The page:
From the odd to the enigmatic – who wants to run a charter school?

Twenty-one organisations are vying for just two charter school licenses, so competition will be fierce. Destiny Church, which has dipped out in previous rounds, doesn’t appear to be on the…

Twenty-one organisations are vying for just two charter school licenses, so competition will be fierce.

Destiny Church, which has dipped out in previous rounds, doesn’t appear to be on the list. Or does it? One of the applicants, Nga Tamariki Pauwai Charter Schools Ltd, was incorporated as a company very recently, on 28 October 2015. One of its directors is Anne Williamson, who is also connected with the management of Destiny Church’s Nga Tamariki Puawai ECE centre. Destiny Church is perfectly entitled to reapply, but it does feel like the name change is an attempt to avoid public and media attention.

An interesting new angle this time around is The Summit Academy Ltd, which is an Auckland charity that provides assistance for children with dyslexia and associated learning difficulties. The idea of a school dedicated to meeting the needs of these kids actually sounds pretty great. However, according to their website, they are already intending to open a specialised full curriculum school for primary age children with dyslexia in 2017. There is no information about how the school is currently to be funded, but no doubt a nice big chunk of charter school establishment funding would be appreciated and they probably thought applying was worth a shot. But what should really be happening? As we heard in repeated testimony at the Parliamentary Inquiry this week, all schools should be funded to ensure that learners with diverse needs can access and participate equitably in learning.

Another intriguing applicant is the Davidic Centre, which is headquartered in Trinidad and Tobago and operates schools in the Caribbean, Kenya, Zambia and the Pacific. It wants to open a Year 1-9 school in Porirua, with a curriculum centred on the “values of the Kingdom of God”. There are already plenty of integrated Christian schools offering a faith-based education so you have to wonder what a bunch of foreigners can offer. Although if you read this article, you’ll find their point of difference: “everyone [here] is passionate about education”. Apparently New Zealand’s schools aren’t already jam-packed full of passionate teachers, determined to do their best by every single student.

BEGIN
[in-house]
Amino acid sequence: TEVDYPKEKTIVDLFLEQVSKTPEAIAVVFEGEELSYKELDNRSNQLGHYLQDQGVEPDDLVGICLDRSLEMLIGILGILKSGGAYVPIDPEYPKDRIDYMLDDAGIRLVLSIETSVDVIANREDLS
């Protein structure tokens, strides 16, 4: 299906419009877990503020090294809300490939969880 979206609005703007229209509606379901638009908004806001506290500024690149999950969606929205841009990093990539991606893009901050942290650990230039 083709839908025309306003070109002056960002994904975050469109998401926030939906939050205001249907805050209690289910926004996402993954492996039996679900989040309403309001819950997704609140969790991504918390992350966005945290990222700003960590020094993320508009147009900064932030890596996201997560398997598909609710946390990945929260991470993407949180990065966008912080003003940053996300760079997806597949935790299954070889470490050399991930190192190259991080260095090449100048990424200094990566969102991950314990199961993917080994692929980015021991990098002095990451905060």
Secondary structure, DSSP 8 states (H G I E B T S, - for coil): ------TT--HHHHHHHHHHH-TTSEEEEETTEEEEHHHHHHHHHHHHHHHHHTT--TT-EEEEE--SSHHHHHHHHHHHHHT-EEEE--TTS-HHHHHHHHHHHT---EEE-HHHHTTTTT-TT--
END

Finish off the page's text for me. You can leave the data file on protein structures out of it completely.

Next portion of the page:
An Auckland consultancy firm, The Policy Shop, has also put its hand up, wanting to operate a Year 7-10 school. It’s not immediately apparent why. Director Michael Dreaver is known for earning $1.5 million for working on more than 20 Treaty settlements in the Auckland and Hauraki regions. His partner is TVNZ presenter Miriama Kamo, who is also a director of the company.

Then there are the applicants that defy google. Who are they? Who is backing them? Perhaps we’ll find out at some stage, but for now, First Community Trust, Pacific Innovations NZ Trust, Paradigm Shift Rangatahi Ltd, Te Aratika Trust and Te Waii Uu Whanau Trust remain a mystery.

The main players – and the ones most likely to get the green light – are the five iwi and four health/PHO/Whanau Ora groups. Aside from the mysterious Pacific Innovations NZ Trust, the only other Pasifika application is from Pacific Peoples Advancement Trust, which already runs a charter school in Auckland.

The influx of health-related groups is interesting, and the idea of schools being community hubs so children and their families can easily access the health and wellbeing services they need is one that teachers support.

However, what is needed is a good look at how joined-up services could work across the system so that all children who need it can easily access services, rather than siphoning off funding from public schooling for new charter schools. The problems and pitfalls we have seen so far in charter schools are numerous. But as long as the government is offering large amounts of money to set up and run a school on your own terms, and with minimal accountability, it’s hardly surprising that contenders are lining up. What is at stake, though, are our children and their learning – and that is too important to gamble with.

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